He was uncertain whether the value of pitchers were accurately reflected by their win-loss record. He wasn’t about earned-run average or strikeouts either.
When Clayton Kershaw was at the height of his powers, the statistical category he cherished most was innings pitched.
Kershaw was less concerned about how glamorous he appeared than how dependable he was to his teammates.
His innings count was a measure of that.
Kershaw will take the mound for the Dodgers on Sunday night in Game 5 of the World Series.
The game was expected to be a coronation, with Kershaw assigned to receive the crown.
A phenomenal ninth-inning meltdown changed the plans. Instead of moving to within a victory of their first championship in 32 years, the Dodgers lost to the Tampa Bay Rays 8-7. A series that was basically over was suddenly tied at 2-2.
As the player who most personified the team’s succession of postseason failures, Kershaw deserved to start the potential clincher.
But this will be equally appropriate.
He will do something less glorious, but more important.
The pitcher who placed a greater emphasis on innings pitched than strikeouts will be looking not to close out the World Series, but to regain control of it.
Kershaw has experienced sufficient heartbreak in October to know he couldn’t count on anything. Speaking before Game 4, he noted the Dodgers had to win their third game of this World Series before they could win their fourth.
“When you’ve been working so long and so hard for one goal and it’s getting closer and closer with each win, it’s hard not to think about the end game and what that might be like,” Kershaw said. “But you just have to [stay in the moment]. It’s too hard to think in the future when you have a great team that you’re playing against.”
Kershaw will be taking on a team he dominated in a Game 1 landslide when he limited the Rays to a solitary run over six innings.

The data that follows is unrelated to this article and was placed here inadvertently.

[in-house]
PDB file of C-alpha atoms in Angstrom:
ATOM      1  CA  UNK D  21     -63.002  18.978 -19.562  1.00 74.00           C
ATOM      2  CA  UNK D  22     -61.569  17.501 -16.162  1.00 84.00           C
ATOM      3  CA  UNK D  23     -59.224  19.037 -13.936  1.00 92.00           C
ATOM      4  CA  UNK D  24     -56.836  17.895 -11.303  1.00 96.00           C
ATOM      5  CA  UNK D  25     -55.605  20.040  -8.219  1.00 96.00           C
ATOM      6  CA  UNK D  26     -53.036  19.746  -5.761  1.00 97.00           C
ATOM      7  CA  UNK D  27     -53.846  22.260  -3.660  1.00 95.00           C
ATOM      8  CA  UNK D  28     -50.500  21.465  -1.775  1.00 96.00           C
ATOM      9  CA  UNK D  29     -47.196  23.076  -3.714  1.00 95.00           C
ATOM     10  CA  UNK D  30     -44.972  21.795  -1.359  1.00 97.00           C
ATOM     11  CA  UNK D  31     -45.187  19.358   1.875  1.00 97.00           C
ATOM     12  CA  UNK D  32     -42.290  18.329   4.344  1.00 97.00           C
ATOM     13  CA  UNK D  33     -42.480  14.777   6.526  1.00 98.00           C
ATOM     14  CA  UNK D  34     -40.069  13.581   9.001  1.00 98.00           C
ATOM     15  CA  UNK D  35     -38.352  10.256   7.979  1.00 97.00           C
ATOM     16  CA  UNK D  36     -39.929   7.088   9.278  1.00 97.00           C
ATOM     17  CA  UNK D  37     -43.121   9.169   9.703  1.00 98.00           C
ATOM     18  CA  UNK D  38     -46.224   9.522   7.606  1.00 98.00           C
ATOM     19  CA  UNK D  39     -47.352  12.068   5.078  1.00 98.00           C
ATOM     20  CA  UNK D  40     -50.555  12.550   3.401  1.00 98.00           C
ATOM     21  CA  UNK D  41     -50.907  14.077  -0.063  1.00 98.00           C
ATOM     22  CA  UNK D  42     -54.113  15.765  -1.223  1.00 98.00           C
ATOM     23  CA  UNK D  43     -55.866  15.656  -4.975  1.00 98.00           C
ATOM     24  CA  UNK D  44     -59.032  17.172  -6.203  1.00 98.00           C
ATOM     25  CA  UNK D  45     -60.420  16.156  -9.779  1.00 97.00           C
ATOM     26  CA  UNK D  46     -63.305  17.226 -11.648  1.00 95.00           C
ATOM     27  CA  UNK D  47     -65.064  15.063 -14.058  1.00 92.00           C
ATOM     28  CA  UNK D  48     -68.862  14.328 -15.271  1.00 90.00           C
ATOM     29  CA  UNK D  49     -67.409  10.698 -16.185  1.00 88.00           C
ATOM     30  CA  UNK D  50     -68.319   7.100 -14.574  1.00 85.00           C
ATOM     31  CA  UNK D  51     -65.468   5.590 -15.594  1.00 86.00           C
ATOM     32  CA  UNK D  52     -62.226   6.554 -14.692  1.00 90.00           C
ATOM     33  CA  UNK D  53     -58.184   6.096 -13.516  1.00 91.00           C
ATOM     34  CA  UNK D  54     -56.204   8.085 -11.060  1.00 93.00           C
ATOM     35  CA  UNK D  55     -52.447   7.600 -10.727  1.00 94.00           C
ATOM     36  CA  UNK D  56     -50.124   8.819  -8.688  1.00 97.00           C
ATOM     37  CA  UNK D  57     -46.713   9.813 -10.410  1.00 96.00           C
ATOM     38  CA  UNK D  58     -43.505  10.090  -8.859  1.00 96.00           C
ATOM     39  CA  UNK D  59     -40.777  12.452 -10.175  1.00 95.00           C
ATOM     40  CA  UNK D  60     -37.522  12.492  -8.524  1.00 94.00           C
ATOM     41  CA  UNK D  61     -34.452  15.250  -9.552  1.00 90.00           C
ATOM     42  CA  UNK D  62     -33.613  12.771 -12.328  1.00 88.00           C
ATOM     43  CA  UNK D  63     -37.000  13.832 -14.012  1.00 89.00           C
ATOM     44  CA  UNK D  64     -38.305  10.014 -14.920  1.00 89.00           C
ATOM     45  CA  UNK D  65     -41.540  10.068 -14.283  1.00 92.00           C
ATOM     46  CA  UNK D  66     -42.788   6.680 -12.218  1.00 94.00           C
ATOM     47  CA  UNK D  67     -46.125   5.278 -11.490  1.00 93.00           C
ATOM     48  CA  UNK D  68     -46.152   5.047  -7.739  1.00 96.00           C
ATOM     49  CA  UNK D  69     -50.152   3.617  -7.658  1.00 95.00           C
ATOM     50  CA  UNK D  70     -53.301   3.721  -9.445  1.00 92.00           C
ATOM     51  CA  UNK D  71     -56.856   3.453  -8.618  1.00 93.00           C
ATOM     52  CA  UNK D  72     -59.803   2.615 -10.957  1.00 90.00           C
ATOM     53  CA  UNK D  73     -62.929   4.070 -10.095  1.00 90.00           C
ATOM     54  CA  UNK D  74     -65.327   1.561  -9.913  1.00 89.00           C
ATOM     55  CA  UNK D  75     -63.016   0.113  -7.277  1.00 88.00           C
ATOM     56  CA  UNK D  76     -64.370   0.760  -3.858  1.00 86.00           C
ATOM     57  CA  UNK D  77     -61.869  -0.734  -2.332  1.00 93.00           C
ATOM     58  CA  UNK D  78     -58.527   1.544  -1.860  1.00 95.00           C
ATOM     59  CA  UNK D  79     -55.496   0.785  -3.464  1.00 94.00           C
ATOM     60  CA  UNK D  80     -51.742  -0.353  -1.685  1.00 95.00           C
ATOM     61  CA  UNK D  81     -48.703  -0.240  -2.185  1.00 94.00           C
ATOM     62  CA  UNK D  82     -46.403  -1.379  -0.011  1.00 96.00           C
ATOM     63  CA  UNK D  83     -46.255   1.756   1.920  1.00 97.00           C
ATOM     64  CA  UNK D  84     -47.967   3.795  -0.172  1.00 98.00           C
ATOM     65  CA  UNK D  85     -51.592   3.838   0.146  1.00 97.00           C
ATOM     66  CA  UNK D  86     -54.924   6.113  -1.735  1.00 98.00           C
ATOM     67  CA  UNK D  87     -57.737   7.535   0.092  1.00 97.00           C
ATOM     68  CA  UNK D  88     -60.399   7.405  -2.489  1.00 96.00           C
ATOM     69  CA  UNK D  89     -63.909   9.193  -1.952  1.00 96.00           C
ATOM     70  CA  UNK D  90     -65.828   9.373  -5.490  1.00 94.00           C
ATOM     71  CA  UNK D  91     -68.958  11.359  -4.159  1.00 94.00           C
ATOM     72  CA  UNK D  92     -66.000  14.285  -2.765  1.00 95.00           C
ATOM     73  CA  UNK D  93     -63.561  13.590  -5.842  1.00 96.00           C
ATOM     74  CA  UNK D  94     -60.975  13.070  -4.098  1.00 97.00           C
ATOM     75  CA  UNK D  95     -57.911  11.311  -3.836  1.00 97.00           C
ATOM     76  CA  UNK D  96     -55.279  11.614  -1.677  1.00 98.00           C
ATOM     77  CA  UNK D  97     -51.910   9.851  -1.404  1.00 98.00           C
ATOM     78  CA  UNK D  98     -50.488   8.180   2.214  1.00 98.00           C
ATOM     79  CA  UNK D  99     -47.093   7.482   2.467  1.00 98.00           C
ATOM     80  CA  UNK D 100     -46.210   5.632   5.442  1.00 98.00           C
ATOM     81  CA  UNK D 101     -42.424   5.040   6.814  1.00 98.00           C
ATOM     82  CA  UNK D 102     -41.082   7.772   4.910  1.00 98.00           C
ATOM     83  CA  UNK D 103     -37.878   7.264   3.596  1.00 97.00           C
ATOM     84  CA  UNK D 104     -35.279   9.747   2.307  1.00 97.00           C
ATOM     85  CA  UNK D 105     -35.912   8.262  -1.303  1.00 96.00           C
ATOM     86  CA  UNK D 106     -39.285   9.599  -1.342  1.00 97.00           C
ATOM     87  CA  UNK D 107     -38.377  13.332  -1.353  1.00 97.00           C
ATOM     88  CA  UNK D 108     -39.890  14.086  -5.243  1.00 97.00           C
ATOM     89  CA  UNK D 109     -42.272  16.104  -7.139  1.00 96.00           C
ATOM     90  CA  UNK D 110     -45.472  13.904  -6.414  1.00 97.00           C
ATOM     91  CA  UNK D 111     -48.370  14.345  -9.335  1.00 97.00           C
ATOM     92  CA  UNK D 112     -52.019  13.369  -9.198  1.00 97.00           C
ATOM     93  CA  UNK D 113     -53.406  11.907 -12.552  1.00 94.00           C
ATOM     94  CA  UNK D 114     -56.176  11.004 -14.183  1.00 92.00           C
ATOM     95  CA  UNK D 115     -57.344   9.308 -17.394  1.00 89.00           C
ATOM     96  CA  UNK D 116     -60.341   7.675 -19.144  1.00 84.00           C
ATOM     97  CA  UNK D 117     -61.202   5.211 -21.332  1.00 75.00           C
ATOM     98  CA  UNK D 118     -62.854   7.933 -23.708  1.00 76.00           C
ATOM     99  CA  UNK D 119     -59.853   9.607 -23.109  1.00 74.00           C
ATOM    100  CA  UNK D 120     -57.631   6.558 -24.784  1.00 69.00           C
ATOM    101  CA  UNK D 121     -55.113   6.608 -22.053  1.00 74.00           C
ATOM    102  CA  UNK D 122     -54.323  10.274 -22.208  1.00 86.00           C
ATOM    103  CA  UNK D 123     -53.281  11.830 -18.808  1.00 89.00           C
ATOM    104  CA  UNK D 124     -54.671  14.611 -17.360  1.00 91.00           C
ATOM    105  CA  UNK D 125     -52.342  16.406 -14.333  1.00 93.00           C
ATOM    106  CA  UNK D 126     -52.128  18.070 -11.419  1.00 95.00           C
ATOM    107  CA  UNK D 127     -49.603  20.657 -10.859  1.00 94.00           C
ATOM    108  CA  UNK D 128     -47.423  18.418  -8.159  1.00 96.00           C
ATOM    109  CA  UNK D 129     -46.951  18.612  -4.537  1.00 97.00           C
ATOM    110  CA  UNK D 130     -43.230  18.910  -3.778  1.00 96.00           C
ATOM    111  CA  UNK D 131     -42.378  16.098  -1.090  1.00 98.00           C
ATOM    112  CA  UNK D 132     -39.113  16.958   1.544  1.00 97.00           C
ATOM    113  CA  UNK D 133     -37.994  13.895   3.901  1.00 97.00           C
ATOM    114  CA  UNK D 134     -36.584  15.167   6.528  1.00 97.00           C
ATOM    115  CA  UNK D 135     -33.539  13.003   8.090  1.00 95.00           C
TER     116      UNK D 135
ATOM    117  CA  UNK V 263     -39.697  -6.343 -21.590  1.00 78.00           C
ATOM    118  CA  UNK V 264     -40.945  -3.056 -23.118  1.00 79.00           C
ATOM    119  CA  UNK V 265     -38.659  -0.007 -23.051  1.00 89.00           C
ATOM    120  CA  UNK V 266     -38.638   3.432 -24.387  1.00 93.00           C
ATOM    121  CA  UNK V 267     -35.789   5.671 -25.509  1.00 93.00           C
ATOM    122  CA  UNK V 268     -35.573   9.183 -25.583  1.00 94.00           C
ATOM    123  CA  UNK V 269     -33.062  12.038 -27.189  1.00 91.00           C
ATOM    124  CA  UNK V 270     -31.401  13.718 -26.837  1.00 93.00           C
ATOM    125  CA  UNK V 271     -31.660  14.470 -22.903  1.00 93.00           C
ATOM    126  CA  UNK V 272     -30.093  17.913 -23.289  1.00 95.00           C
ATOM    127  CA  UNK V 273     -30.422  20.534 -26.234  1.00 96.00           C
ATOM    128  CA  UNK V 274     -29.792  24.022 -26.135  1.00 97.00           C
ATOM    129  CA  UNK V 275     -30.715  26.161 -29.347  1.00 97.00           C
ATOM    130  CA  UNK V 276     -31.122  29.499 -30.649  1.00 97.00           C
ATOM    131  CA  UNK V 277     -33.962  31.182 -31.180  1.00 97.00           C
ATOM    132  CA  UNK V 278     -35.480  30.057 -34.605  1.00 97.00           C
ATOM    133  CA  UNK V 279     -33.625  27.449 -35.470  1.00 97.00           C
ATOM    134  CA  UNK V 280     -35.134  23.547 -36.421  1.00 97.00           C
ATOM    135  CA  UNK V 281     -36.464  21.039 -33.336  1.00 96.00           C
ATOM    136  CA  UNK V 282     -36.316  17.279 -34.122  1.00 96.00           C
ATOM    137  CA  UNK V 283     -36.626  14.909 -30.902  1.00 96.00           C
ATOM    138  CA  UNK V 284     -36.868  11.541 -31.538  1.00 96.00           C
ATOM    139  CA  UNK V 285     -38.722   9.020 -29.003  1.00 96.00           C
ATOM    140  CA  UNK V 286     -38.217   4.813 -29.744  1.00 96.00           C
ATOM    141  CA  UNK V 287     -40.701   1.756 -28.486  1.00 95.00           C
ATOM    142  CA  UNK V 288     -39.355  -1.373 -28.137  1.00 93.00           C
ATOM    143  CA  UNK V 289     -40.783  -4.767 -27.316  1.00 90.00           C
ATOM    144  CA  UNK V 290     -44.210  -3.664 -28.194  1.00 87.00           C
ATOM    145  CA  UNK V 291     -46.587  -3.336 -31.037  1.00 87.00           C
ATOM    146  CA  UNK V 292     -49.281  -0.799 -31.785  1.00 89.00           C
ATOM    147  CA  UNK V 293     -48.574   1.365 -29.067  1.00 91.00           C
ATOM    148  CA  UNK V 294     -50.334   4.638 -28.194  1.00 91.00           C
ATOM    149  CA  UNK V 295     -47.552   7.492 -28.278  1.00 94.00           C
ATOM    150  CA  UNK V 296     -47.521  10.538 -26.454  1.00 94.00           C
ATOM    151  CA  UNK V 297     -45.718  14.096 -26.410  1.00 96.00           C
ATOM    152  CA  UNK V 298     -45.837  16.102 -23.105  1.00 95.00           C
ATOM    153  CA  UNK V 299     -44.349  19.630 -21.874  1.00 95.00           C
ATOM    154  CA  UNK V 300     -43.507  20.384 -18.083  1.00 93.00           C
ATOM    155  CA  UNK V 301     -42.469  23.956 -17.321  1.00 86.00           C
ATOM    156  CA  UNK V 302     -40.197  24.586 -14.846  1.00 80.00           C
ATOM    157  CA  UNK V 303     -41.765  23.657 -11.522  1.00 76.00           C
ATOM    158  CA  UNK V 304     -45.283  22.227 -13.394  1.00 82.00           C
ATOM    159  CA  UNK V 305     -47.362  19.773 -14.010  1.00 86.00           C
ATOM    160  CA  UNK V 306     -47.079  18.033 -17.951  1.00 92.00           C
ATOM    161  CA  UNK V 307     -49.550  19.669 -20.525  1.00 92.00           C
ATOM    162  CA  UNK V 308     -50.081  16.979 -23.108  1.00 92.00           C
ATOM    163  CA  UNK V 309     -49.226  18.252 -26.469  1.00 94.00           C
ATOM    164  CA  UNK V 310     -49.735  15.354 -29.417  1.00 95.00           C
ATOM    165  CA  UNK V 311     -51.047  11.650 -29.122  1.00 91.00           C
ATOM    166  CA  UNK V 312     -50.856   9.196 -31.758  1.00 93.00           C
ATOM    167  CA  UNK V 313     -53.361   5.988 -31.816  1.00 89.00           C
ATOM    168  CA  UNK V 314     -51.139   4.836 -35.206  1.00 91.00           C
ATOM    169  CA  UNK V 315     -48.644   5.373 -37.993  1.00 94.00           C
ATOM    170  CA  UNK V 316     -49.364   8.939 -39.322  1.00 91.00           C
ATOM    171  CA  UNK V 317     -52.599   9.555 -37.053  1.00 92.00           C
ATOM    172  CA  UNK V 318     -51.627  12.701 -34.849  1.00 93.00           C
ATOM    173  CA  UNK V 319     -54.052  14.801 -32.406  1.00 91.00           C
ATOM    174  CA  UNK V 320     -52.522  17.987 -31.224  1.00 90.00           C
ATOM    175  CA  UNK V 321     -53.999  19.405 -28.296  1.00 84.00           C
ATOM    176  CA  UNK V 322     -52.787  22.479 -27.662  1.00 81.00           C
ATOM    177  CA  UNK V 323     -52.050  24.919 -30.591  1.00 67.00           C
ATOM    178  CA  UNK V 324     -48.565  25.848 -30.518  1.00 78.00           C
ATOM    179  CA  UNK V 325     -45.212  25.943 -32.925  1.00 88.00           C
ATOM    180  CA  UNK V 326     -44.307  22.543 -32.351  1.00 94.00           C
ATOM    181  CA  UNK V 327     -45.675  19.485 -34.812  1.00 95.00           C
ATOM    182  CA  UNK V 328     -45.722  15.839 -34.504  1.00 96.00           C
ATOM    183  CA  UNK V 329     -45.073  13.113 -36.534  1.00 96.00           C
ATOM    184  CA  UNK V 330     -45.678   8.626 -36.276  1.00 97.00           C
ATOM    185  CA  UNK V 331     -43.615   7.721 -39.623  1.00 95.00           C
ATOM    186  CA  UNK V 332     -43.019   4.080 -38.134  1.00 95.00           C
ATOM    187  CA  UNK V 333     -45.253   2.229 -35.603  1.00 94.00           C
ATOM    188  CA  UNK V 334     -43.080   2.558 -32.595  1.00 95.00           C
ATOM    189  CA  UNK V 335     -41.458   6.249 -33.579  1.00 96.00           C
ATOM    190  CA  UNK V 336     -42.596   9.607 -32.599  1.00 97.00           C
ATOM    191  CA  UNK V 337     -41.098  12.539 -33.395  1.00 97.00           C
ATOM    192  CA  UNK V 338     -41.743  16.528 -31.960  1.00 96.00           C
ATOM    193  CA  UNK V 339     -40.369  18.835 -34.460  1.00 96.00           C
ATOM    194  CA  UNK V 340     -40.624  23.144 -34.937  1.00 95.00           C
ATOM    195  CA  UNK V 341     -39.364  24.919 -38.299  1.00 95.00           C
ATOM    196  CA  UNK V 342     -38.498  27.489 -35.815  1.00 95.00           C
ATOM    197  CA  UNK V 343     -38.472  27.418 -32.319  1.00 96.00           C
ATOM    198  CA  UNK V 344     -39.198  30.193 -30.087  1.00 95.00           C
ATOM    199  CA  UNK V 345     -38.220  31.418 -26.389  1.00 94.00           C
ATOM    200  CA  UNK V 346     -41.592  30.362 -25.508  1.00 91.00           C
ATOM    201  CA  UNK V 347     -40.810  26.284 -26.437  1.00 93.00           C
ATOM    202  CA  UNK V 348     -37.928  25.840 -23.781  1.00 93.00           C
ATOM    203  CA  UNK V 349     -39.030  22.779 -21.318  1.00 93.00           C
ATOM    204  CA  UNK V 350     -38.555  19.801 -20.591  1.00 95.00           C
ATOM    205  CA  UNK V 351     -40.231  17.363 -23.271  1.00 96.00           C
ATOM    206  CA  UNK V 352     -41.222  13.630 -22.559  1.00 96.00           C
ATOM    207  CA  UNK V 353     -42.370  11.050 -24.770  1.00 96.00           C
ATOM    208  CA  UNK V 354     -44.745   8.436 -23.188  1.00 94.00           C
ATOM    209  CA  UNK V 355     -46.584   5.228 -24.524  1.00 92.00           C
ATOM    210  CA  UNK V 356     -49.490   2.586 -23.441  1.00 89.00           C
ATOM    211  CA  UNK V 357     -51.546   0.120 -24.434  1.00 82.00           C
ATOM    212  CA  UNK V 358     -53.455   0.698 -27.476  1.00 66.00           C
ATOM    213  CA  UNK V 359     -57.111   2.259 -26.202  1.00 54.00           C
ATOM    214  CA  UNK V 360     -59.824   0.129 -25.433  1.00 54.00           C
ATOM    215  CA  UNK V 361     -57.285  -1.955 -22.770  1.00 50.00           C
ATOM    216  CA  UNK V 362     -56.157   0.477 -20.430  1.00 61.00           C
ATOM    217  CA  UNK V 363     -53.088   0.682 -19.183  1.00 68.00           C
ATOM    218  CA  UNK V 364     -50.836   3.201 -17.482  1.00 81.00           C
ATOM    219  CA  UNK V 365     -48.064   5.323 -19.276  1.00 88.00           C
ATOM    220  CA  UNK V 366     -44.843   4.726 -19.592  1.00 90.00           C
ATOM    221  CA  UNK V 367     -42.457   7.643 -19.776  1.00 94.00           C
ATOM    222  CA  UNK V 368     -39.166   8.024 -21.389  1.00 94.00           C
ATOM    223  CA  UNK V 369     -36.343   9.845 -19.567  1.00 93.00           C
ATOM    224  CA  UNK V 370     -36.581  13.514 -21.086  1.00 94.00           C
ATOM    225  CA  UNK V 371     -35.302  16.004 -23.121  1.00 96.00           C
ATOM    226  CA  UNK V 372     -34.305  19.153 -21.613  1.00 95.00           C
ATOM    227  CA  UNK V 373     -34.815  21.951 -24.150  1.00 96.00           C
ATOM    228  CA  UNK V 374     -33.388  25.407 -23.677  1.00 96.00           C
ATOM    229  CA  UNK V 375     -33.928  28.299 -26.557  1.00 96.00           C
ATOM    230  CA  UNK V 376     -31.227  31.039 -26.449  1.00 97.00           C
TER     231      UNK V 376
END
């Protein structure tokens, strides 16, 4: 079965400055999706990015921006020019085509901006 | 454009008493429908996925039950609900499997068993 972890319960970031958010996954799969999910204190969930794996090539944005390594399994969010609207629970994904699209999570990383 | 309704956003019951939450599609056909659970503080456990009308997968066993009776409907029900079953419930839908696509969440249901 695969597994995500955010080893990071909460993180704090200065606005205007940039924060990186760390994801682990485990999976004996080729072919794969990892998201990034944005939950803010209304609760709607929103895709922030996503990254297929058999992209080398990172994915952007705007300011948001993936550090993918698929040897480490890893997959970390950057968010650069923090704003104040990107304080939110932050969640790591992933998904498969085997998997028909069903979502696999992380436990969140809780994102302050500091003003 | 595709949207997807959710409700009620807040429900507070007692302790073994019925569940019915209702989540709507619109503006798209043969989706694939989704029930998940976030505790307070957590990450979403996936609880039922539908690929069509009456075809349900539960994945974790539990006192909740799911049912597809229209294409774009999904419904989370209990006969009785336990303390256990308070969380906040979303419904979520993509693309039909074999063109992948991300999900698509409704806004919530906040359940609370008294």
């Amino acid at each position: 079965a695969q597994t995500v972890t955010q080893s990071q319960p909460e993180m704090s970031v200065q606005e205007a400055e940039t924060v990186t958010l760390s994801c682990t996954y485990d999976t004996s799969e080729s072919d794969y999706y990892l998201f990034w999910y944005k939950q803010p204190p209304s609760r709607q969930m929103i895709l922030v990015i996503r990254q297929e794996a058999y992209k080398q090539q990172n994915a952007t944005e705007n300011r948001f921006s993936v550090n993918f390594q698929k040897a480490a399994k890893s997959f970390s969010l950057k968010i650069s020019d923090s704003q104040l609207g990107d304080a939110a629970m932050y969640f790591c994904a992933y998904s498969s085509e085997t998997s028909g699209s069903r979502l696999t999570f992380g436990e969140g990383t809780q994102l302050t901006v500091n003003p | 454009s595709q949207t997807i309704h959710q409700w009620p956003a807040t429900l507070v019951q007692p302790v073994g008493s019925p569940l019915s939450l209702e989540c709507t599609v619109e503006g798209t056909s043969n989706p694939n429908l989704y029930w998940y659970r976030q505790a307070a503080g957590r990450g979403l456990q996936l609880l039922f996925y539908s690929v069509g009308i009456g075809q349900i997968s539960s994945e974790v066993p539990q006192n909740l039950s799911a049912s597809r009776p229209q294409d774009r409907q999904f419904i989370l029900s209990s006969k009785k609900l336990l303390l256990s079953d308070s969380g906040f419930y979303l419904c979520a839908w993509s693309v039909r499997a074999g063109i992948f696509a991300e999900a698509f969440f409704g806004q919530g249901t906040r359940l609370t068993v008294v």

His slider was the key that night against the all-or-nothing Rays lineup, accounting for 35 of his 78 pitches and producing 11 swings and misses.
But in this modern version of baseball, the second time facing an opponent is never as easy as the first. The Rays now have an idea of how he will attack them. They know how his slider breaks and how his curveball tumbles.
“Might have to change a few things up,” Kershaw said. “But for the most part just continue to pitch the way that you pitch.”
Manager Dave Roberts added: “That’s the cat-and-mouse … who is going to change, who is going to keep doing what they did? That’s the fun part, the game inside the game. That will be good to see.”
Three of the last four times Kershaw has pitched multiple times in the same series, it hasn’t gone well. There were the two home runs he allowed in relief against the Washington Nationals in Game 5 of last year’s National League Division Series. There was his seven-inning, four-run start in Game 5 of the 2018 World Series, when the Boston Red Sox clinched the title at Dodger Stadium.
And there was the infamous fifth game of the 2017 World Series, when Kershaw blew leads of four and three runs against an Astros team that was later found to have been stealing signs at home games during that season.
The enduring images of Kershaw in the postseason are of him bent over with his hands on his knees.
This game won’t necessarily provide him with an opportunity to change that. What will be remembered are the celebrations or the blank stares after the final out of this World Series is recorded, depending on which side the Dodgers end up.
What Kershaw does on Sunday will shape those images. He might not ever enjoy his Orel Hershiser moment, in which a teammate lifts him in the air in the moment of triumph, but that doesn’t make this any less important.
Kershaw knows that. The Dodgers know that.
Over his 13 seasons with the Dodgers, his achievements are almost unmatched in modern baseball.
A most valuable player award. Three Cy Young Awards.
His regular-season records are a result of his consistency.
Seizing a moment in October has proven more difficult, however.
Kershaw will not only have to do that, he will have to do that against the backdrop of a devastating Game 4 loss. He will not only have to pitch well, he will have to do so while being his team’s emotional anchor.
<p class="canvas-atom canvas-text Mb(1.0em) Mb(0)–sm Mt(0.8em)–sm" type="text" content="Never have the Dodgers been as reliant on him as they will be on Sunday.
” data-reactid=”56″>Never have the Dodgers been as reliant on him as they will be on Sunday.
<p class="canvas-atom canvas-text Mb(1.0em) Mb(0)–sm Mt(0.8em)–sm" type="text" content="This story originally appeared in Los Angeles Times.” data-reactid=”57″>This story originally appeared in Los Angeles Times.